The New York Institute for the Humanities (NYIH) at New York University will host “Eichmann & Drones,” an evening that will include U.S. premiere screenings of “Nacht und Nebel,” (“Night and Fog”) by Dani Gal, and “5,000 Feet is the Best,” by Omer Fast, followed by a discussion on art and politics with the two artists, writers Lawrence Weschler and Maggie Nelson, filmmaker Errol Morris, and two leading human rights figures, on Saturday, October 29, 6 p.m. at the NYU School of Law, Vanderbilt Hall (Tishman Auditorium), 40 Washington Square South (between MacDougal and Sullivan Streets).
The event is free and open to the public. Call 212.998.2101 for more information. Admission is on a first-come, first-served basis. Subways: A, C, E, D, F, M (West 4th Street).
“Nacht und Nebel,” by Dani Gal, focuses on the disposition of Adolf Eichmann’s cremated remains by a group of Israeli soldiers following his 1962 execution. “5,000 Feet is the Best,” by Omer Fast, centers on U.S. military pilots based in Las Vegas directing lethal robotic drones half way around the world and the nervous breakdowns to which they have been succumbing. Both filmmakers reside in Berlin and their works have been critically acclaimed at the current Venice Biennale.
After the screenings—each film runs approximately 25 minutes—the filmmakers will join NYIH director Lawrence Weschler for a short conversation on their works. This will be followed by a roundtable discussion on issues raised by both films—everything from the legality of drone attacks and the possible culpability of distant pilots acting under military orders, to the ethics and aesthetics of the representation of death, killing, and the otherwise unthinkable. Panelists include: NYU School of Law Professor Philip Alston, co-director of the Center for Human Rights and Global Justice and former UN Special Rapporteur on extrajudicial, summary and arbitrary executions; documentary filmmaker Errol Morris, whose credits include “Mr. Death,” “Fog of War,” and “Standard Operating Procedure”; Aryeh Neier, a founder and former executive director of Human Rights Watch and currently president of the Open Society Foundations; and CalArts Professor Maggie Nelson, author of Bluets, Jane: A Murder, and The Art of Cruelty: A Reckoning.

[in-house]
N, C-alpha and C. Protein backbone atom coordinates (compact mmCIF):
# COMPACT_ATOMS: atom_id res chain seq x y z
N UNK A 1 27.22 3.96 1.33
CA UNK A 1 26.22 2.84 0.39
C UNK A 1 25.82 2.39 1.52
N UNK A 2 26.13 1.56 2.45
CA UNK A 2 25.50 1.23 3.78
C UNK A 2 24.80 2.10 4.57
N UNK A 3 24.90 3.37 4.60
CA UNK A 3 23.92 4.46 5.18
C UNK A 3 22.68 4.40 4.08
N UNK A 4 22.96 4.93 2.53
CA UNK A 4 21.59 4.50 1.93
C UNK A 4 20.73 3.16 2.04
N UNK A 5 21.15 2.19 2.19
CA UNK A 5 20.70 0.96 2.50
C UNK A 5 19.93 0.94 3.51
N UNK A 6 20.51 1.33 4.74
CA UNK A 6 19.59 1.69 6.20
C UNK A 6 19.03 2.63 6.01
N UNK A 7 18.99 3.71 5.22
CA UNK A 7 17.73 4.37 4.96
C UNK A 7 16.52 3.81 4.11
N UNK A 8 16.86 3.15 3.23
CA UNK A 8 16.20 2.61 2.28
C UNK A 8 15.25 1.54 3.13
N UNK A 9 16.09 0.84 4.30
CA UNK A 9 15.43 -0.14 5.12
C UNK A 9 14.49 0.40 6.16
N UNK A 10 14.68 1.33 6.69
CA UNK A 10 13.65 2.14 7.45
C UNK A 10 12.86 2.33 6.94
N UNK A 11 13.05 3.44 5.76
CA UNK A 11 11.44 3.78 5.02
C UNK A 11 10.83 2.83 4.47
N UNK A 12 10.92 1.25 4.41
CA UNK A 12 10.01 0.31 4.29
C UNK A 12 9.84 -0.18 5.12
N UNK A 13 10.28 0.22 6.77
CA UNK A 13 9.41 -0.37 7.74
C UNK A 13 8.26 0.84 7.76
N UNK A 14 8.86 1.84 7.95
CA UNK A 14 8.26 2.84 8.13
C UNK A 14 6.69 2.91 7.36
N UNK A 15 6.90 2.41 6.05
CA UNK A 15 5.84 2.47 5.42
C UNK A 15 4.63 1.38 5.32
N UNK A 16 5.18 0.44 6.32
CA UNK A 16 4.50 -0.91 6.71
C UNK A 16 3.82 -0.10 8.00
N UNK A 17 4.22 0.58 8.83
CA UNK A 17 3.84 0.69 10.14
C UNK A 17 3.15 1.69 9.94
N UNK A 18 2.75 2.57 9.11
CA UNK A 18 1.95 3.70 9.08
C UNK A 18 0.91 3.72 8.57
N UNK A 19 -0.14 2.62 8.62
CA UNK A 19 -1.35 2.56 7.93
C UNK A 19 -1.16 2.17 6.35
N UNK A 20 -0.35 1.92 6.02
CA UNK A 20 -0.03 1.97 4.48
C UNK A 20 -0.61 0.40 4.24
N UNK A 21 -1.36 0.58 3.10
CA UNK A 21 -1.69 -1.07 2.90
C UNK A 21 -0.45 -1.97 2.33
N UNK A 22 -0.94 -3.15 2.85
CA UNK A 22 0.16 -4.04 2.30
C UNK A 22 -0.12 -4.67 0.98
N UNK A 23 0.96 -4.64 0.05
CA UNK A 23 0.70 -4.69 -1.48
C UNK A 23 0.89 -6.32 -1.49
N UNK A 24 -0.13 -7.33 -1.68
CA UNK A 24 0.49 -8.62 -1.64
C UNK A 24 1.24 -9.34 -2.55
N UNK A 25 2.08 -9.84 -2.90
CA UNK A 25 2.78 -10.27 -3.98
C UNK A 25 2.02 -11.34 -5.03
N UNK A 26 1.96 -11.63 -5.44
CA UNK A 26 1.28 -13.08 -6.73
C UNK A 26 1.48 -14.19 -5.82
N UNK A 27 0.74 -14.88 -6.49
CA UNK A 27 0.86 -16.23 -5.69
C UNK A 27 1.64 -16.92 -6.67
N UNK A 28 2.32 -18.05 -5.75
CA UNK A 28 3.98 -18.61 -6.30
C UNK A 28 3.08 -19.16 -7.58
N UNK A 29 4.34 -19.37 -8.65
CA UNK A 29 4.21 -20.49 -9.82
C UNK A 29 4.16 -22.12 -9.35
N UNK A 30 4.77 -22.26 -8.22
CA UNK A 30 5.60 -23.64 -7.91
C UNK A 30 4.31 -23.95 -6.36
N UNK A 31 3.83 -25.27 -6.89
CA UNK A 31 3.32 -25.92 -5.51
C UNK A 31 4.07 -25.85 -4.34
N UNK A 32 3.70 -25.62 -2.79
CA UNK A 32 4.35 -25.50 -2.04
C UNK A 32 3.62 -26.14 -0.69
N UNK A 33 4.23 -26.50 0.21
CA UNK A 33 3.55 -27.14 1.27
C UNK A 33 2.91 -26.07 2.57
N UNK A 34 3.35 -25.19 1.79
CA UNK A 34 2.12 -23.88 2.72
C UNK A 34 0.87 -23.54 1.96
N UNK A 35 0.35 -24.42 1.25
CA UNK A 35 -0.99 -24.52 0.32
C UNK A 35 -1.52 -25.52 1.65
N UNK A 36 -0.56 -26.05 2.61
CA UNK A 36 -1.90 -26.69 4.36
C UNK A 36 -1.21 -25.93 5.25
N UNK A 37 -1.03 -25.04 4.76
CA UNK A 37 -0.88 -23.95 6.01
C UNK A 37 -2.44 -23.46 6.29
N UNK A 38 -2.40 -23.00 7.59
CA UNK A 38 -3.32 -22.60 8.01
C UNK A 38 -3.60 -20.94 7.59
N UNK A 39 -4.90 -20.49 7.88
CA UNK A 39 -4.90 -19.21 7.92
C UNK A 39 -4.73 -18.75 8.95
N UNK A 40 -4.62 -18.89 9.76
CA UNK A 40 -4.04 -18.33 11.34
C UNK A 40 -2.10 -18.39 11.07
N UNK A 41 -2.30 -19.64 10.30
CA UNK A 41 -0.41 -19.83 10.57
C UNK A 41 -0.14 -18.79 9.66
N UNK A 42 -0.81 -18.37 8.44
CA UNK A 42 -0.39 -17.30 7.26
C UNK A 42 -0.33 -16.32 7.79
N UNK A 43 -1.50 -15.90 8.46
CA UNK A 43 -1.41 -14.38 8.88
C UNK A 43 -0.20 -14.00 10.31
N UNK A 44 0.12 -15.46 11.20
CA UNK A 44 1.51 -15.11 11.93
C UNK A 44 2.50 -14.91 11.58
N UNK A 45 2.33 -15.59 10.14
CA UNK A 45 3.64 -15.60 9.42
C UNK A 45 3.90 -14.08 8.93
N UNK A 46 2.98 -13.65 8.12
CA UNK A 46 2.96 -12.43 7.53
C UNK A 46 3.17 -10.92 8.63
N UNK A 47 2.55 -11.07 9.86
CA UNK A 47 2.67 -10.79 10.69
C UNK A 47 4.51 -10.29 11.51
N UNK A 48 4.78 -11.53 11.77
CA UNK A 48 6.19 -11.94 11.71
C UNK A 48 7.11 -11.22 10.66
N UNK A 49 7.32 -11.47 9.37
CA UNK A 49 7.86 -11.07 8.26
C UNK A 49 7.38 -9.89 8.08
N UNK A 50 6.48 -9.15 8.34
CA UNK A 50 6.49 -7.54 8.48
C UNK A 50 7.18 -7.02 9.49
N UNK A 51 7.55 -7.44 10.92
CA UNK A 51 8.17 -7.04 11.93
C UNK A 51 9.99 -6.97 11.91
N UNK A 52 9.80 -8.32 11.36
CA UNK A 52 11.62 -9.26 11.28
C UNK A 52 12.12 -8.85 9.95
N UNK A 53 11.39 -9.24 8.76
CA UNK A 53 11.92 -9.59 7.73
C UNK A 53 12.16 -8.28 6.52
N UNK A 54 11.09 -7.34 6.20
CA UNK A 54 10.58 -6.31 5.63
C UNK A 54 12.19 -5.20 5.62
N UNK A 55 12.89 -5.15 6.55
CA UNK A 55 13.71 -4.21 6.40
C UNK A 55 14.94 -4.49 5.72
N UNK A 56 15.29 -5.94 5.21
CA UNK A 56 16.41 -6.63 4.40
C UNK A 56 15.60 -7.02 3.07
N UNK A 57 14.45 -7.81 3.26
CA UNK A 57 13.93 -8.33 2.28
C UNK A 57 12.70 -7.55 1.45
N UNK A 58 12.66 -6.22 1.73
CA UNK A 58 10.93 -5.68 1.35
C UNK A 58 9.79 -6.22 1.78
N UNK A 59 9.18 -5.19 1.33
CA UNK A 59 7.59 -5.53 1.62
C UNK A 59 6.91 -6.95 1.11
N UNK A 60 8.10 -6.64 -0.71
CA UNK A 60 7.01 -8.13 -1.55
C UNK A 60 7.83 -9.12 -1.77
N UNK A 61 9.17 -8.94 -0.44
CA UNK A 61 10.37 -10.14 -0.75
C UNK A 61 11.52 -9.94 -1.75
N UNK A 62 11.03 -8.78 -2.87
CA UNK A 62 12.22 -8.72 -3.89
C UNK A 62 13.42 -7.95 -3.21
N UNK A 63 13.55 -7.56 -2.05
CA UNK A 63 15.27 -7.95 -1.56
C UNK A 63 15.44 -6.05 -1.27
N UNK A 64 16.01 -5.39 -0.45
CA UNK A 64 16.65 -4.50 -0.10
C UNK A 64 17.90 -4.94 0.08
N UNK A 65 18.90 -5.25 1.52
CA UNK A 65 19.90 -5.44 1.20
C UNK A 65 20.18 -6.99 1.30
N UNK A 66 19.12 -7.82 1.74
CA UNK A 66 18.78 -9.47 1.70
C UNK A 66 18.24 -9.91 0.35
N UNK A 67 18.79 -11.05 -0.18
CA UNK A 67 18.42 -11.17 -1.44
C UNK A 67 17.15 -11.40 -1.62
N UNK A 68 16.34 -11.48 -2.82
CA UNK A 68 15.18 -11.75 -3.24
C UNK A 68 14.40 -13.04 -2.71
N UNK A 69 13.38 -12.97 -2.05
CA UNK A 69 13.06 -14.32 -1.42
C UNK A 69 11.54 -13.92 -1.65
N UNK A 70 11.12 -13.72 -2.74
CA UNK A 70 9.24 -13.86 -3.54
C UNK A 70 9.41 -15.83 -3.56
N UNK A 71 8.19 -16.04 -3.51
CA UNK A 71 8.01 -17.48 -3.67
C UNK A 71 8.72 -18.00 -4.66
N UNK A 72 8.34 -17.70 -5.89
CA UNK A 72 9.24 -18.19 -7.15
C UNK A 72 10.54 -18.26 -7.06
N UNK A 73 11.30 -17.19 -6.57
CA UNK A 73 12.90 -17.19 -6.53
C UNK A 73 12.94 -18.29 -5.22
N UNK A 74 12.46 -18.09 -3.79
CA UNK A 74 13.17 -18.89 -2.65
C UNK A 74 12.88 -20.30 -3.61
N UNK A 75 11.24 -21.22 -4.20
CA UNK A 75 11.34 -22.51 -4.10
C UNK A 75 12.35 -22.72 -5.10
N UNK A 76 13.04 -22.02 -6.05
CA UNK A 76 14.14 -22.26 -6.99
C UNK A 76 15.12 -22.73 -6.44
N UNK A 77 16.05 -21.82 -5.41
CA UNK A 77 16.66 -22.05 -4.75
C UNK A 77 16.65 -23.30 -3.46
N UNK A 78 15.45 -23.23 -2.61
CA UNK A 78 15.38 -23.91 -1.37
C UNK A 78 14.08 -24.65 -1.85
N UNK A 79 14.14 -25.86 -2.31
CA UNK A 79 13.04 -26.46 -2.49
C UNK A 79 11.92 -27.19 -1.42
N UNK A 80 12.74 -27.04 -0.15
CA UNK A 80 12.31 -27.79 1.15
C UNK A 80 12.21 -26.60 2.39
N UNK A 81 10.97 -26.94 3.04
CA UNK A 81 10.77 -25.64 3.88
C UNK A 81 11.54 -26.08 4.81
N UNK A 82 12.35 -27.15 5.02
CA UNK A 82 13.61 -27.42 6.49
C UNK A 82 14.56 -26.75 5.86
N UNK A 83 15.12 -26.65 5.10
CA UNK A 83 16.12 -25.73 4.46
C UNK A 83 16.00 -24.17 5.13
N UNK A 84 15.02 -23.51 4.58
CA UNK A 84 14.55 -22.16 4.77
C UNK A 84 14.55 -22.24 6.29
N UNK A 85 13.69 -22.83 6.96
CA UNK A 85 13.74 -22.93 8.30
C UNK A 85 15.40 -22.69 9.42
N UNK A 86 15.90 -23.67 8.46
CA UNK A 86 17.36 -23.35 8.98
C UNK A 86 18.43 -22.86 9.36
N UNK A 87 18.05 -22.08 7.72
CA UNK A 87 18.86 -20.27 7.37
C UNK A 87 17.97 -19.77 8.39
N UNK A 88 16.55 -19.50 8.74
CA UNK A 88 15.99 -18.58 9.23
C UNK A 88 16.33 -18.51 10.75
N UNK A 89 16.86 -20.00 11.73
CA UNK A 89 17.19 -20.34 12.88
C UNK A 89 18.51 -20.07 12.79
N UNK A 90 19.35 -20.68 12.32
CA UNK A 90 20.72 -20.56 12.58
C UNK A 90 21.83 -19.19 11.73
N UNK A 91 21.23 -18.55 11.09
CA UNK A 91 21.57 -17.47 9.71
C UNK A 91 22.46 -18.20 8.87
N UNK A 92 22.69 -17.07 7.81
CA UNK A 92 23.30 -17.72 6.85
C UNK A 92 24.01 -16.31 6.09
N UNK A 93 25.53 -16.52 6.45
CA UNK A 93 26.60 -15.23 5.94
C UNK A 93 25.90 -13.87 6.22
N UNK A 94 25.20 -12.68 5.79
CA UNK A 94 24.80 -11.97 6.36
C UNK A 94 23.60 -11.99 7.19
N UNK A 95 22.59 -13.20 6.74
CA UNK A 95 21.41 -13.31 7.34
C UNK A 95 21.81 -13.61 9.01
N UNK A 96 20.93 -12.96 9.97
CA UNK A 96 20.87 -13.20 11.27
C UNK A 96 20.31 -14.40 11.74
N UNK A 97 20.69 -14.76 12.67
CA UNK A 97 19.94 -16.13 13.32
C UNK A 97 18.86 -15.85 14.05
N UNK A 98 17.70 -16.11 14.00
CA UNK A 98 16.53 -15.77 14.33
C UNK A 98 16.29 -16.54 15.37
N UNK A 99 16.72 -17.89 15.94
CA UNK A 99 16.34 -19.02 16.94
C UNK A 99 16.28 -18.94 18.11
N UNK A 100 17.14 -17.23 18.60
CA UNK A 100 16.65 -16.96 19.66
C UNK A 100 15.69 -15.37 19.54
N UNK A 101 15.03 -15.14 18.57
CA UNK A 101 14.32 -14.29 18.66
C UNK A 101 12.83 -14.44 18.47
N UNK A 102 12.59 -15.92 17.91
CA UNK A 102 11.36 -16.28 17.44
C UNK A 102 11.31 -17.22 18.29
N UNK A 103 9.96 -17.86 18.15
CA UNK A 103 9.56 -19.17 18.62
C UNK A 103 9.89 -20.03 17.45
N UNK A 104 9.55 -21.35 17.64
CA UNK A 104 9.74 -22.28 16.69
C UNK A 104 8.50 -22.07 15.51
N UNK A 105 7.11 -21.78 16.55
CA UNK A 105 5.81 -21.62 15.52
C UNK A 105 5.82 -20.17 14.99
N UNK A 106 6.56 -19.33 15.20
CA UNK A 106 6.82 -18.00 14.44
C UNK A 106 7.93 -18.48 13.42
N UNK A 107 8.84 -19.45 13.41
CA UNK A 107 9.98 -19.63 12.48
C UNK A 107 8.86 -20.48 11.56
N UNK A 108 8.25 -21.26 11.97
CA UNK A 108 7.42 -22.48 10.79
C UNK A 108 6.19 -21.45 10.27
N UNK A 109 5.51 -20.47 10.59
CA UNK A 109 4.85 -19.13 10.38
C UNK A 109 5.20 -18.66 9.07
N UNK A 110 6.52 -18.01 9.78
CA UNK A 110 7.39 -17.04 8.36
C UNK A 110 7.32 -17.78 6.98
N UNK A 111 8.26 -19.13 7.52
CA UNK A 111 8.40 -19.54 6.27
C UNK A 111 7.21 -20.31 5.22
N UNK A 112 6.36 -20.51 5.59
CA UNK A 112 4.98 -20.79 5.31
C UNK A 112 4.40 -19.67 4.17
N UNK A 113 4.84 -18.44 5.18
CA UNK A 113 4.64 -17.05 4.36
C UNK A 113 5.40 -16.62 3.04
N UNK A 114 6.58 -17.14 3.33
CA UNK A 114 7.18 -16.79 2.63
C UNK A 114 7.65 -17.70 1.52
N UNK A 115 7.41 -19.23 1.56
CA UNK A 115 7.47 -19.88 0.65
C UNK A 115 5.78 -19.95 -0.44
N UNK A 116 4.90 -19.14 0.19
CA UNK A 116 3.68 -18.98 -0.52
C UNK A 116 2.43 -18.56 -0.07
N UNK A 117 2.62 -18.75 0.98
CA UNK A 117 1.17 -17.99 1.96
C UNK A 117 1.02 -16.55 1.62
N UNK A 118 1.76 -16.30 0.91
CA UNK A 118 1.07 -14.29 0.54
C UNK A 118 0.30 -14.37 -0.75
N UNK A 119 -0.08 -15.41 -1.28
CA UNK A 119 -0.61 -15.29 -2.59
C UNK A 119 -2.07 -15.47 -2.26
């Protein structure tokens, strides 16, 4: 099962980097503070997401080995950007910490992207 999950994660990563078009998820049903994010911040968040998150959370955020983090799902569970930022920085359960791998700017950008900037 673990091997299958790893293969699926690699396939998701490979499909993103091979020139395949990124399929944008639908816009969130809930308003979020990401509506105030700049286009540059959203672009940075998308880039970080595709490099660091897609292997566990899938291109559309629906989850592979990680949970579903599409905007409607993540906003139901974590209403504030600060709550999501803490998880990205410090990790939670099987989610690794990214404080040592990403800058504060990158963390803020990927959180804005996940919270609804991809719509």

For all press inquiries, please contact the NYIH’s Stephanie Steiker at email@example.com or 212.998.2101. For further information, a complete list of speakers, and schedule updates, click here.
The New York Institute for the Humanities at New York University was established in 1976 for promoting the exchange of ideas between academics, professionals, politicians, diplomats, writers, journalists, musicians, painters, and other artists in New York City--and between all of them and the city. It currently comprises over 220 fellows. Throughout the year, the NYIH organizes numerous public events, including conferences, symposia, readings, and performances. For further information, please click here or contact firstname.lastname@example.org or 212.998.2101.